FIP Virtual Postdoc Seminar: Prenatal Heroin Exposure Alters Diffusion Weighted Brain Connectivity in Adolescent Offspring

Wed, 08/18/2021 - 12:00 to 13:00


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Dr. Kathryn Hornburg, BME Postdoc, Duke University

The United States is experiencing an opioid addiction epidemic, which has resulted in an increase in in utero exposure. While the long-term consequences of in utero opioid exposure on offspring have yet to be fully explored, data suggests profound impacts, normally identified at school age. Understanding the basis for deficits is critical to identifying individuals and developing interventions. Here, we examine how in utero exposure of mice to heroin affects brain development into early adolescence (P28). Pregnant C57BL/6J dams were exposed to escalating doses of heroin from gestational days 4-18. Magnetic resonance histology was performed on postmortem offspring brains. We identified differences in regional volume and/or fractional anisotropy, identifying those associated with reward, learning, and memory. We demonstrate that structure-based connectomic analysis using dimensional reduction can be used to detect drug-associated changes in brain connectivity, highlighting changes in the cingulate and motor cortices. In-line with clinical evidence, our findings suggest that in utero opioid exposure may have detrimental effects on brain morphology, connectivity and, consequently, function that persist into adolescence and beyond.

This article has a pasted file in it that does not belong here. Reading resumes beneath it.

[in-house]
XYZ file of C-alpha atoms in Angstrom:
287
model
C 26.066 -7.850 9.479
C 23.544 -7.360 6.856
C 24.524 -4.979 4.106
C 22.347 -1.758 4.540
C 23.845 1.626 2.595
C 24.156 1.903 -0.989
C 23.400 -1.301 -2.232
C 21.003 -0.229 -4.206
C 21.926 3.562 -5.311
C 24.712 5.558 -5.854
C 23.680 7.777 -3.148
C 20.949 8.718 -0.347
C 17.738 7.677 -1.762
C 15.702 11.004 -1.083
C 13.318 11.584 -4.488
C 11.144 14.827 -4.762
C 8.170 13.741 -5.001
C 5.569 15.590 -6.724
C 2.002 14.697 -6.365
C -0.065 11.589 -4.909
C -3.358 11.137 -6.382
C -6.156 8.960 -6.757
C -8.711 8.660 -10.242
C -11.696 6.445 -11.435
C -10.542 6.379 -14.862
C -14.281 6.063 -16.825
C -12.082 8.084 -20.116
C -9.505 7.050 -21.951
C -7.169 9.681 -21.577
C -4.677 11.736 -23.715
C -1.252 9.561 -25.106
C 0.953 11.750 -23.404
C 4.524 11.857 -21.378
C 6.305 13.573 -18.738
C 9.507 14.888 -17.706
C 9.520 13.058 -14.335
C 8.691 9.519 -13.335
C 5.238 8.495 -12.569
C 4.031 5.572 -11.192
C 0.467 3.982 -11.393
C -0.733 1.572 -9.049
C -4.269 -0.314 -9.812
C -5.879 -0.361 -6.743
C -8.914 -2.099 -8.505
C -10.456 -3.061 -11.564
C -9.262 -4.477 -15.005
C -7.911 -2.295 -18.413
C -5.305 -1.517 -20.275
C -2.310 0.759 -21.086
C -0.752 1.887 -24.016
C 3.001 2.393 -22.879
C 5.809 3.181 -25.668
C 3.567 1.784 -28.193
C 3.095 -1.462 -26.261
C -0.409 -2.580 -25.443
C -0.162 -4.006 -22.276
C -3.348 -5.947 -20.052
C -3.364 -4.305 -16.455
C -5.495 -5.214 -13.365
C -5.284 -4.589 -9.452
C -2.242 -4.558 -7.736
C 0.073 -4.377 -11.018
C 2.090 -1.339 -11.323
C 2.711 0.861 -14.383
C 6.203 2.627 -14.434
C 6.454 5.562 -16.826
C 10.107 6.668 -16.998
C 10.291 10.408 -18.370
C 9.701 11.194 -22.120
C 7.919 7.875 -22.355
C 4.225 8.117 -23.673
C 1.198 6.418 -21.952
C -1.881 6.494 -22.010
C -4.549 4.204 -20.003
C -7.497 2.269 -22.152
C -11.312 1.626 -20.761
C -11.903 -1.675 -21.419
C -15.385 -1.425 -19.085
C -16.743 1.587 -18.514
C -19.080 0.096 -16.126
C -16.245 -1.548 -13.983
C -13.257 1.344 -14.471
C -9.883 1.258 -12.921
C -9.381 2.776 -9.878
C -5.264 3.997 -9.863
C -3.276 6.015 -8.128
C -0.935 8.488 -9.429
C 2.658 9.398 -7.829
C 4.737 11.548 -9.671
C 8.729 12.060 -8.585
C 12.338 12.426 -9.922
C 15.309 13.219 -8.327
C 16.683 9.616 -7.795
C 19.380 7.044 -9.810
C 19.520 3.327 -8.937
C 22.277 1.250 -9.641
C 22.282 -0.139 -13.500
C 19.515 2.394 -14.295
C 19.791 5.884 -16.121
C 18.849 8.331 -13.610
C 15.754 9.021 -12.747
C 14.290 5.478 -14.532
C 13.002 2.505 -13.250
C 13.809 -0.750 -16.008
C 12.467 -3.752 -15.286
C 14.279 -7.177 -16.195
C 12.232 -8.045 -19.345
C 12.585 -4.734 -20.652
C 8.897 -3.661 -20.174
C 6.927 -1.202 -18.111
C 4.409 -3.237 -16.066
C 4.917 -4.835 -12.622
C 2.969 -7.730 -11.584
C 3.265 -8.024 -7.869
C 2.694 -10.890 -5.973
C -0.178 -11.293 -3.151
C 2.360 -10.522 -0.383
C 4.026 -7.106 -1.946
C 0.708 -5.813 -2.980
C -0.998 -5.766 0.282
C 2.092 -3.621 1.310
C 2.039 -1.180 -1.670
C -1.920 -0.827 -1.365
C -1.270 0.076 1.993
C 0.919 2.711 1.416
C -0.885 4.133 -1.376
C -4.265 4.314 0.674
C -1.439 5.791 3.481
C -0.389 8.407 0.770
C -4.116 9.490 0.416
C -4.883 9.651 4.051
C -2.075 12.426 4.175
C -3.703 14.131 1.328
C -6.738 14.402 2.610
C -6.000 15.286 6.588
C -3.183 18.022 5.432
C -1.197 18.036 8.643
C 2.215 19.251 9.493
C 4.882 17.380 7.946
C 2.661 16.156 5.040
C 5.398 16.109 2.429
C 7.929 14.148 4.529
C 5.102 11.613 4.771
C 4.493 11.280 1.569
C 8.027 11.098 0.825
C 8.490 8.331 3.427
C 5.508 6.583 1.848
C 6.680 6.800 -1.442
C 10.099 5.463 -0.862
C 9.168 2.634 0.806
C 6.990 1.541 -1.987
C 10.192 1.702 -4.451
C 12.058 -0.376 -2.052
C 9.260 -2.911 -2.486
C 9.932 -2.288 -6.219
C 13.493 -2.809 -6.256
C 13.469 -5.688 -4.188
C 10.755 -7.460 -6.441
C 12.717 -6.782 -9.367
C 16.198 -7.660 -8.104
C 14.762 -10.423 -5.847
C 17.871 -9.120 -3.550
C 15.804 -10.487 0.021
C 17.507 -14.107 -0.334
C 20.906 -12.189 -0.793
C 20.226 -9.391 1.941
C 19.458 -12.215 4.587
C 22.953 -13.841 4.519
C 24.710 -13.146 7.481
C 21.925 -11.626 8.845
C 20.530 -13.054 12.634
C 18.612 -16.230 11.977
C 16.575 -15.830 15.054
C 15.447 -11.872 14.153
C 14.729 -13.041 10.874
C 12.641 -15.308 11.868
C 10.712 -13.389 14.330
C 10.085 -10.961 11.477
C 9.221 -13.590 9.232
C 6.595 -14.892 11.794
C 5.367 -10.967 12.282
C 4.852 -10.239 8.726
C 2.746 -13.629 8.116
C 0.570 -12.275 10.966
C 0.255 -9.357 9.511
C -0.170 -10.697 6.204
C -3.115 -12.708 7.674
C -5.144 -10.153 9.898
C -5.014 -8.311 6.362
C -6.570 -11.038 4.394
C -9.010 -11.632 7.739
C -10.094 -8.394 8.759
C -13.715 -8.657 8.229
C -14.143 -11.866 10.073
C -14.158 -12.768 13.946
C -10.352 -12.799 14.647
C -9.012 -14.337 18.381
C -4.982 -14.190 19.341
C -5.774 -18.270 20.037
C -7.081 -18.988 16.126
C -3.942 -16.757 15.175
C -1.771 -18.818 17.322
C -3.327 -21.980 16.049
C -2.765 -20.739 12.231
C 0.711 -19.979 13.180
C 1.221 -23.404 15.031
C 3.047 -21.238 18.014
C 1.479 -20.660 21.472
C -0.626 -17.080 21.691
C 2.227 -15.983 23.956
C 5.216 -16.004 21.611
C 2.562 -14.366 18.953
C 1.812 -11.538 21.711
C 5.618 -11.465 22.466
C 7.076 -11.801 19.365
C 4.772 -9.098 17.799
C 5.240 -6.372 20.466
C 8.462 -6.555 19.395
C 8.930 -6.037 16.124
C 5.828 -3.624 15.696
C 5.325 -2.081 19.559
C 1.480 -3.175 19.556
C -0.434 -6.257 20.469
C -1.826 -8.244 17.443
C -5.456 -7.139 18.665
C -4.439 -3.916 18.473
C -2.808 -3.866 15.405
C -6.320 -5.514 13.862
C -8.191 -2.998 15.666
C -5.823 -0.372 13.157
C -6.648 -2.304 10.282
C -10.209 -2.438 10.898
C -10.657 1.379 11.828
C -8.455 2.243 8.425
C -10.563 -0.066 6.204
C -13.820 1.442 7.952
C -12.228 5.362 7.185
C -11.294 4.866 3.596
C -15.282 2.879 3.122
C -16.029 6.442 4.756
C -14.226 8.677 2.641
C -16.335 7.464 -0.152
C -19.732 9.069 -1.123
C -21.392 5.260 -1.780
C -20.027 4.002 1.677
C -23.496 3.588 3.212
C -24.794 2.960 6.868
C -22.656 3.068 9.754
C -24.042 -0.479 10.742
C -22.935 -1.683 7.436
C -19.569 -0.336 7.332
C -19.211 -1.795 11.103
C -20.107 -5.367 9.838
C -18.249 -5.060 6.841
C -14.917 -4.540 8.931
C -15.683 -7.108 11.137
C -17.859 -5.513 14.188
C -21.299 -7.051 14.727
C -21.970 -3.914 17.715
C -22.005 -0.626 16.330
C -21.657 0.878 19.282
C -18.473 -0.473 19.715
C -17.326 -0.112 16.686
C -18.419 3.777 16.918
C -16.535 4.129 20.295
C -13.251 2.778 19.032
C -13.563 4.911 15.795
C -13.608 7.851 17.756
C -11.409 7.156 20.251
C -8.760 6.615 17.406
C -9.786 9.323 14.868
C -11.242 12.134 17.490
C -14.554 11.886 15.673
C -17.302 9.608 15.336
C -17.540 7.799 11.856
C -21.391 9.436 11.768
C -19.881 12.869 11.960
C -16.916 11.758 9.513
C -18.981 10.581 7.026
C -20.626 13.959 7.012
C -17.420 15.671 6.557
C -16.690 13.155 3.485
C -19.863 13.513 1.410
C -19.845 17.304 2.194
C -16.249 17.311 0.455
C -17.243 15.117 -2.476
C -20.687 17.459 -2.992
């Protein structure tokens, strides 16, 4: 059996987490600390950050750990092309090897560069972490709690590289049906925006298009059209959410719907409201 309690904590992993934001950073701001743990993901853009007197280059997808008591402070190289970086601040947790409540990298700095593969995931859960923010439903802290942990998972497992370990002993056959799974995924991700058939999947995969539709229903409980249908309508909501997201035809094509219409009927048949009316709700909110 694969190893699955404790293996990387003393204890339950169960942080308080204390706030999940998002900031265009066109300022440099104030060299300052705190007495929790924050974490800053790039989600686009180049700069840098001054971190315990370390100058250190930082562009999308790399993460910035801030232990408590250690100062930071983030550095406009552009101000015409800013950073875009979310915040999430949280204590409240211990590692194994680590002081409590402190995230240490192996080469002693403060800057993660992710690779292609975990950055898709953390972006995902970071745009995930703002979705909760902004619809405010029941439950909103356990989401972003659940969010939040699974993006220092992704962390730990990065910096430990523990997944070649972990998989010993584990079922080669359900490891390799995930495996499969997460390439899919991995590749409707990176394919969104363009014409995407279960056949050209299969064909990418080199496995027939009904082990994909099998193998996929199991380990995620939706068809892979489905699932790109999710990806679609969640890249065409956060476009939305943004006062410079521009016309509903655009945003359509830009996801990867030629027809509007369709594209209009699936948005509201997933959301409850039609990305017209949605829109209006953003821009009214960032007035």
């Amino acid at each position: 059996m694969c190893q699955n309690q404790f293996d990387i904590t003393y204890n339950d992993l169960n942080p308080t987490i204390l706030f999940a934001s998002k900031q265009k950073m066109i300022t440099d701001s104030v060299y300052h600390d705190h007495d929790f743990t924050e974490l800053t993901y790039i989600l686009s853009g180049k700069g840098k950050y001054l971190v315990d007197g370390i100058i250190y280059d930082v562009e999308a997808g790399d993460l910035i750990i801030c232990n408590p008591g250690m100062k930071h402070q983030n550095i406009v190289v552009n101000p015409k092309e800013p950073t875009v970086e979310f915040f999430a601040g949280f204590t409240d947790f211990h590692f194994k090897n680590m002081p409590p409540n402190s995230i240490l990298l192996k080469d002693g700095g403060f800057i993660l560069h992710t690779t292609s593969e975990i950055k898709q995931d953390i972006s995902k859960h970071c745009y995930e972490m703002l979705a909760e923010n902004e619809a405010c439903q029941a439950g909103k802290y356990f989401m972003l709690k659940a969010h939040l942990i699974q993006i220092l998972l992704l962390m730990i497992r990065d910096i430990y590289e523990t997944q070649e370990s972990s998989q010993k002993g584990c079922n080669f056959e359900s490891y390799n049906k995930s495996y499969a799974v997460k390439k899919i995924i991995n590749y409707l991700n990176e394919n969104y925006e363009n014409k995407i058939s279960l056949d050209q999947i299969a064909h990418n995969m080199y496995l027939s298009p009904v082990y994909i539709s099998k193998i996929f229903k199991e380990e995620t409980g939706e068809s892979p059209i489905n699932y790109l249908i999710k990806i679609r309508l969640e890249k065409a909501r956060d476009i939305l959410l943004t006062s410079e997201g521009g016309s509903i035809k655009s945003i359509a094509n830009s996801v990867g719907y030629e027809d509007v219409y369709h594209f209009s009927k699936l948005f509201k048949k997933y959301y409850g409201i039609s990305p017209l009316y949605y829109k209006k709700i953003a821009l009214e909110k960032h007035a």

Burns, August